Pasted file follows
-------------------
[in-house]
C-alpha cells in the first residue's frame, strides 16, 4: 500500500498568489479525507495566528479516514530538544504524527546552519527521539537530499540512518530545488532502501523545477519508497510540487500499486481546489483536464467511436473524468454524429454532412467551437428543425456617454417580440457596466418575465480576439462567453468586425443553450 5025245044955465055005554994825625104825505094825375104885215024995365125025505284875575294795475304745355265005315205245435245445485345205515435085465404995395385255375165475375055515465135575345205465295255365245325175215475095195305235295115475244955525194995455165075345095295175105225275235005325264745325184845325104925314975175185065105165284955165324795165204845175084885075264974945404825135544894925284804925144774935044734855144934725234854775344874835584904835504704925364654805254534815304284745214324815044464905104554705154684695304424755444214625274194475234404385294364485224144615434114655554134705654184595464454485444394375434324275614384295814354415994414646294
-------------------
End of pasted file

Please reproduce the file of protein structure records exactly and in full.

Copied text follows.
[in-house]
C-alpha cells in the first residue's frame, strides 16, 4: 500500500498568489479525507495566528479516514530538544504524527546552519527521539537530499540512518530545488532502501523545477519508497510540487500499486481546489483536464467511436473524468454524429454532412467551437428543425456617454417580440457596466418575465480576439462567453468586425443553450 5025245044955465055005554994825625104825505094825375104885215024995365125025505284875575294795475304745355265005315205245435245445485345205515435085465404995395385255375165475375055515465135575345205465295255365245325175215475095195305235295115475244955525194995455165075345095295175105225275235005325264745325184845325104925314975175185065105165284955165324795165204845175084885075264974945404825135544894925284804925144774935044734855144934725234854775344874835584904835504704925364654805254534815304284745214324815044464905104554705154684695304424755444214625274194475234404385294364485224144615434114655554134705654184595464454485444394375434324275614384295814354415994414646294